Prisoners for Peace

Blog by PN staff
Date01 Dec 2020

1 December is Prisoners for Peace Day. For over 60 years, War Resisters’ International have publicised the names and stories – and prison addresses – of those imprisoned because of their actions for peace. This is a chance to write to someone whose freedom has been taken away because of their work for peace. 

We can find the prison address for Julian Assange here – please do write to him as he is waiting for the verdict in his extradition trial, due on 4 January. In his written evidence to the trial, Noam Chomsky wrote: ‘In my view, Julian Assange, in courageously upholding political beliefs that most of us profess to share, has performed an enormous service to all the people in the world who treasure the values of freedom and democracy and who therefore demand the right to know what their elected representatives are doing. His actions in turn have led him to be pursued in a cruel and intolerable manner.’

The Nuclear Resister has the addresses for three peace prisoners on its site at the moment. One of them we’re leaving out, because it’s so difficult in the UK to buy and send a US ‘pre-stamped postcard’. The other two are below. Please send a card to:

Leonard Peltier, a Native American political prisoner framed for abetting murder while defending traditional indigenous from threats including uranium mining on sacred lands –

Leonard Peltier 89637-132,
USP Coleman I,
US Penitentiary,
PO Box 1033,
Coleman, FL 33521,
USA

Song Kang-Ho, convicted on 23 September 2020 and given a two-year prison sentence for cutting the fence and entering the Jeju navy base (on 7 March 2020) to pray for peace at the remaining part of the sacred Gureombi Rock, something Dr Song had been doing regularly before and during the construction of the base –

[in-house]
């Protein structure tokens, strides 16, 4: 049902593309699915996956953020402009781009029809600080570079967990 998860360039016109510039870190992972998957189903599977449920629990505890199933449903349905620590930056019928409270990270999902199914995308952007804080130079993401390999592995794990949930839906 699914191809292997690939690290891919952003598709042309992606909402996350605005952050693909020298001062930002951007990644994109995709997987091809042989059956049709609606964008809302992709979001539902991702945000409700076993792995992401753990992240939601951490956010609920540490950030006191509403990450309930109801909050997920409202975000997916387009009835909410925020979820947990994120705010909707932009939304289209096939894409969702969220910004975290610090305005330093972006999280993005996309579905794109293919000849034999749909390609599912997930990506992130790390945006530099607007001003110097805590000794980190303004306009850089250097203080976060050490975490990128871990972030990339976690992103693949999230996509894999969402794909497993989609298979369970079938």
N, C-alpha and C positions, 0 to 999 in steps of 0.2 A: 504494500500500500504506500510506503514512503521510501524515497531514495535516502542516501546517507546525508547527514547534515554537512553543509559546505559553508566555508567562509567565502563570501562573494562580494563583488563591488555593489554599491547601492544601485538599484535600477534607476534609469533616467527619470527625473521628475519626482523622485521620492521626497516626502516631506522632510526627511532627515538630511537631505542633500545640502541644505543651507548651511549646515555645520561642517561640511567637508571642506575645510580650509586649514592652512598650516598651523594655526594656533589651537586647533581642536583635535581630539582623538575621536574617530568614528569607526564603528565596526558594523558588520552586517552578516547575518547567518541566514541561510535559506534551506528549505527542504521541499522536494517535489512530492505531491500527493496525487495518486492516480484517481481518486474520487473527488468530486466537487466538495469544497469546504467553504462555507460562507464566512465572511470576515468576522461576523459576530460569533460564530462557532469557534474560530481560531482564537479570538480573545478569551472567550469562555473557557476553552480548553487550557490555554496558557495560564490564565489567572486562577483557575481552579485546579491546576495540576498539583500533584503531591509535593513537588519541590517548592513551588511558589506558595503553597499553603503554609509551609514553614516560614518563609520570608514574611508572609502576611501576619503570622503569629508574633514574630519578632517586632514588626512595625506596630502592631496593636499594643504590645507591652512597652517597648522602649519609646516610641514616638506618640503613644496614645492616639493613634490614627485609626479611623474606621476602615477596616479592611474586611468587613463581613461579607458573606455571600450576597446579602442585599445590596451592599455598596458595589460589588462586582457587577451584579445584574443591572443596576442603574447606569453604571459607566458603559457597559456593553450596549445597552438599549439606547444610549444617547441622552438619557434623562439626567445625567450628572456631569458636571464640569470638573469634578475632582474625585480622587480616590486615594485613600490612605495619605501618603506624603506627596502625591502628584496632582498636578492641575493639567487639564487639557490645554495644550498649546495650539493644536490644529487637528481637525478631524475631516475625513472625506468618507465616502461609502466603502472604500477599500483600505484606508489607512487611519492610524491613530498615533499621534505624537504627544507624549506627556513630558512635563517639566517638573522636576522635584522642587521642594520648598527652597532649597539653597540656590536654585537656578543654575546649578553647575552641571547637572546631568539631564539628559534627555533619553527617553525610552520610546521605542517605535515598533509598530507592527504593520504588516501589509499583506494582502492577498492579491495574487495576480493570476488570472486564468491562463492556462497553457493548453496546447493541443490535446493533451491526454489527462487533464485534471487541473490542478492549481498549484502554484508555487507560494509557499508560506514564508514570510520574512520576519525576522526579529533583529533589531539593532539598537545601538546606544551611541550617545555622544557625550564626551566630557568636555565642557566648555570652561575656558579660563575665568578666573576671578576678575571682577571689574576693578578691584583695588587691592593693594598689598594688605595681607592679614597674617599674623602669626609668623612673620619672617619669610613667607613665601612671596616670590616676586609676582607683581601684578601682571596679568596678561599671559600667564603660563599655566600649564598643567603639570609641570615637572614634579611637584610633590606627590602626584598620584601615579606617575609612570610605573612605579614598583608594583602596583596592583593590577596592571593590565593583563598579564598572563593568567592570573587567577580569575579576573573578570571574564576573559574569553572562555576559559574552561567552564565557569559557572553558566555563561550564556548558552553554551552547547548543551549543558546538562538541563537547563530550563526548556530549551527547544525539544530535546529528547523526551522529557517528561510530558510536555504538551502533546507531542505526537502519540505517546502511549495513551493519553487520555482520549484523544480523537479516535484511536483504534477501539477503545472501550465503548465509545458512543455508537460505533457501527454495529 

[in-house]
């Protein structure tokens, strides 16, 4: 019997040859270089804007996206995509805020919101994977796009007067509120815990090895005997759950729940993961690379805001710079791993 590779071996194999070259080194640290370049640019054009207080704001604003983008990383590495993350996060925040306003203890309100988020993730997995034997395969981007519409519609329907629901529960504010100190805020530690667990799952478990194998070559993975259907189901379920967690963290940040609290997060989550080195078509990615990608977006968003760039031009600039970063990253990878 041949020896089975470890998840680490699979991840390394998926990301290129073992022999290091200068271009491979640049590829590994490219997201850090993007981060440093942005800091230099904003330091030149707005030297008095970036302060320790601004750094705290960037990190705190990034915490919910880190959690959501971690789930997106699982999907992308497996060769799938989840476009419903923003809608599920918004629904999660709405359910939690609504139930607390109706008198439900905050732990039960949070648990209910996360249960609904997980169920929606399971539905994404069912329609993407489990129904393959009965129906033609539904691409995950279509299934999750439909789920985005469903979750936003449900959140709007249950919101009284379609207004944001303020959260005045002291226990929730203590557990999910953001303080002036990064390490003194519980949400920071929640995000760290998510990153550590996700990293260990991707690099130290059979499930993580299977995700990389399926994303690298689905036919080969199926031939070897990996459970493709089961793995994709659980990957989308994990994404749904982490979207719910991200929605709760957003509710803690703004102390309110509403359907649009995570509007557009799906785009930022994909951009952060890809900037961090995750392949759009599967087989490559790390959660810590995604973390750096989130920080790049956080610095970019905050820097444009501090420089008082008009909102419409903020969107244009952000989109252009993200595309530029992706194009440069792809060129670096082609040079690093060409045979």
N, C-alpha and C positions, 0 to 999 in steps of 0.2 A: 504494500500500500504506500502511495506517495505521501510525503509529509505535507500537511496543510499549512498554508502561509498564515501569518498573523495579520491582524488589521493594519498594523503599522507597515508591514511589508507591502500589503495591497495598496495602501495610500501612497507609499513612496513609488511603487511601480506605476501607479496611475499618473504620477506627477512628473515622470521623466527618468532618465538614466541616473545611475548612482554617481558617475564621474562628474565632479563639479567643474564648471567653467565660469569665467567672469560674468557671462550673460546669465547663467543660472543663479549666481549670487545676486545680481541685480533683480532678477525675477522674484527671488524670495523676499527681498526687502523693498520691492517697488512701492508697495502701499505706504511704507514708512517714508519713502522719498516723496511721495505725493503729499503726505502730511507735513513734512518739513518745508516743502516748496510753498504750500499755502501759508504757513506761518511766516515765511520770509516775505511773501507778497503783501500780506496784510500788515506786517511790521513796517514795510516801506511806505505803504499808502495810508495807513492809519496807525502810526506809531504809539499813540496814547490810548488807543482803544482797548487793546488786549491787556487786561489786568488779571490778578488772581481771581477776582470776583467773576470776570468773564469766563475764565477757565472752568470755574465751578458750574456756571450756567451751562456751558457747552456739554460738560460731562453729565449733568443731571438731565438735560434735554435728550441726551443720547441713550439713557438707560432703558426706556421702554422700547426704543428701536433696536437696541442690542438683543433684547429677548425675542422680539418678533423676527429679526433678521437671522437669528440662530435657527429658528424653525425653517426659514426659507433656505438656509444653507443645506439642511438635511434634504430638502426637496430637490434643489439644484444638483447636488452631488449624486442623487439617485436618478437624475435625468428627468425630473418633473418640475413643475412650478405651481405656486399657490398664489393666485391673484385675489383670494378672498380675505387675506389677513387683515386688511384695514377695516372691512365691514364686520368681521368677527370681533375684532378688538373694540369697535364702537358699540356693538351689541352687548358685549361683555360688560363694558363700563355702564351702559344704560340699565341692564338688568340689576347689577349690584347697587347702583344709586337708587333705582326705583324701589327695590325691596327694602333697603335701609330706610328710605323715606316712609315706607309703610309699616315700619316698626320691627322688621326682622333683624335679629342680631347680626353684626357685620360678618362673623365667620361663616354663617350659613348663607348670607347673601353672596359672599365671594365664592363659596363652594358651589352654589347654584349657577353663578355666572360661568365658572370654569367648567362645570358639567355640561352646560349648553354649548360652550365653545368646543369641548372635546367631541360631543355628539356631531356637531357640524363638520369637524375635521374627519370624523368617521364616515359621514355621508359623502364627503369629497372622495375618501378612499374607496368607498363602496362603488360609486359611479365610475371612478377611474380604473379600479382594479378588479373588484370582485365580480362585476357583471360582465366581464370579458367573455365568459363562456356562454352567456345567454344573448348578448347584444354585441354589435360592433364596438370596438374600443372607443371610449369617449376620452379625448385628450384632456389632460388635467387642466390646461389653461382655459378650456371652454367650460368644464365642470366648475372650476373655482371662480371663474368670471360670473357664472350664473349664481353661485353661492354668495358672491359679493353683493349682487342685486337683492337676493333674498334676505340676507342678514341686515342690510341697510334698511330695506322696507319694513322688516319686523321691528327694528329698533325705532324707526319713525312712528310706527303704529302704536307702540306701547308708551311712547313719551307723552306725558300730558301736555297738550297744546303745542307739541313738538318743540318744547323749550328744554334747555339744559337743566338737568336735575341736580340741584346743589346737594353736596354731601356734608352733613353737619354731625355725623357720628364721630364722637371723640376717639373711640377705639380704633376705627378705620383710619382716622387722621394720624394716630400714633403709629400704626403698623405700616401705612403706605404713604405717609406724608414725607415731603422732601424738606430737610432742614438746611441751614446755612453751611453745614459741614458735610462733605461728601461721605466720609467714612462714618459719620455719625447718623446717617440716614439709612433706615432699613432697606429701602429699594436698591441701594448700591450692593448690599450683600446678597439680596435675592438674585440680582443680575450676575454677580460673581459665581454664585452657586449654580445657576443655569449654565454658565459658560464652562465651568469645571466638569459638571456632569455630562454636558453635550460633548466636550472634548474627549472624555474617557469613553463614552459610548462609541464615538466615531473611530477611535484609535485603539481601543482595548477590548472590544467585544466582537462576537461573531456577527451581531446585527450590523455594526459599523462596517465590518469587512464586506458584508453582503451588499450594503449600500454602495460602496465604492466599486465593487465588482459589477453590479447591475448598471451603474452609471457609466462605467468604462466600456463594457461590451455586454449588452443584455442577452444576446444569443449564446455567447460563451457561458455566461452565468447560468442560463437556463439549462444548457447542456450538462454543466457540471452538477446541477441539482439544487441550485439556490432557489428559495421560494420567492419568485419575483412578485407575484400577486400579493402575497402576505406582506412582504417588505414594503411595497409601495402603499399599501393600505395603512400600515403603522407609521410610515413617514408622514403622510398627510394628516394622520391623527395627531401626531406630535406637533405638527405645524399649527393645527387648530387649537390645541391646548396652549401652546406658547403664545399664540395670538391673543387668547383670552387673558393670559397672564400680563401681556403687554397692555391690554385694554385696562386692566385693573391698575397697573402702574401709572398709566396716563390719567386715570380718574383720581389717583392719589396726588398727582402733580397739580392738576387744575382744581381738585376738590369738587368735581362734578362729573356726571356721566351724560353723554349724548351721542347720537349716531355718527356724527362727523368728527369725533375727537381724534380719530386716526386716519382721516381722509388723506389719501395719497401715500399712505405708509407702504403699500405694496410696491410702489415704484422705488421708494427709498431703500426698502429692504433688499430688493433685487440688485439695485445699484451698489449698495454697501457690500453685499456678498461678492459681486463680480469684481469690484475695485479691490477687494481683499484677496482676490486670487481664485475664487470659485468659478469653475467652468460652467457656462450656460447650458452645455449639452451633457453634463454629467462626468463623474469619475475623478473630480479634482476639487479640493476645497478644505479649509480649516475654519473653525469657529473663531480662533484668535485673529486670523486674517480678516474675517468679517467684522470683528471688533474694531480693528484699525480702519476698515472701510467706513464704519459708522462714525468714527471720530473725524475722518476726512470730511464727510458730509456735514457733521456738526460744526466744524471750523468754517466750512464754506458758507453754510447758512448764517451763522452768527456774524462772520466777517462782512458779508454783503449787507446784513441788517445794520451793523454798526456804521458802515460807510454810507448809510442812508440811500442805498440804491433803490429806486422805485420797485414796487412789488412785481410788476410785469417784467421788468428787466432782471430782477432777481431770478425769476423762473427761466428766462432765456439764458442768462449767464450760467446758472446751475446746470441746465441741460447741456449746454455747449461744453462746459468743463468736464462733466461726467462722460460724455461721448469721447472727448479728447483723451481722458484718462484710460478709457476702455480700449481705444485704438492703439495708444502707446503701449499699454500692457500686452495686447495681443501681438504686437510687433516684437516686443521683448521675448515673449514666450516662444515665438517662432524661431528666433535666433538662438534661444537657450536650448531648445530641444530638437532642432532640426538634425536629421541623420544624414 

Song Kang-Ho (Prisoner No. 219)
Jeju Post Office PO Box 161,
Jeju City,
Jeju Peace Island,
Korea 63166

Prisoners for Peace Ambazonia

On 1 December every year, War Resisters’ International (WRI) provides the names and addresses of people imprisoned for their nonviolent work for peace and justice. In 2019, WRI started featuring the details of campaigners from Ambazonia, the English-speaking semi-autonomous state within Cameroon.

The French-speaking authorities in Cameroon have been trying to take away the autonomy of Ambazonia and, among other things, impose French law and the French language. This sparked a lawyers’ revolt in 2016, a general strike and other forms of struggle.

The Cameroonian state has convicted and imprisoned nonviolent Ambazonian activists on charges including terrorism, secession, rebellion and the propagation of false news.

The following Ambazonian prisoners for peace are listed on the WRI website. All can be written to at the same maximum security prison address:

Prison Principale Kondengui Yaoundé,
BP 100,
YAOUNDÉ,
Cameroon

Ambazonian prisoners:

Awah Thomas,
Aselech Martin,
Barrister Eyambe Elias,
Barrister Shufai Berinyuy,
Dr Cornelius Njikimpi Kwanga,
Dr Egbe Ogork,
Dr Fidelis Ndeh-Che,
Dr Henry Kimeng,
Dr Nfor Ngalla Nfor,
Guingah Valentine,
Mancho Bibixy,
Mr Julius AyukTabe,
Mr Wilfred Tassang
Penn Terence Khan,
Professor Augustine Awasum,
Tamngwa Martin,
Tha Emile Angwe,
Tsi Conrad.

Before writing...

WRI’s suggestions. In general, in writing your card, think about what you would like to receive if you were in prison.

  • Remember to send your card in an envelope
  • Include a return name and address on the envelope
  • Be chatty and creative: send photos from your life or drawings
  • Let the prisoners know what you are doing to stop war and war preparations
  • Avoid writing anything that might get the prisoner into trouble
  • Try not to begin your correspondence with: ‘You are so brave, I could never do what you have done’
  • Remember that the prisoner may not be able to reply
  • Remember – next year, it could be you....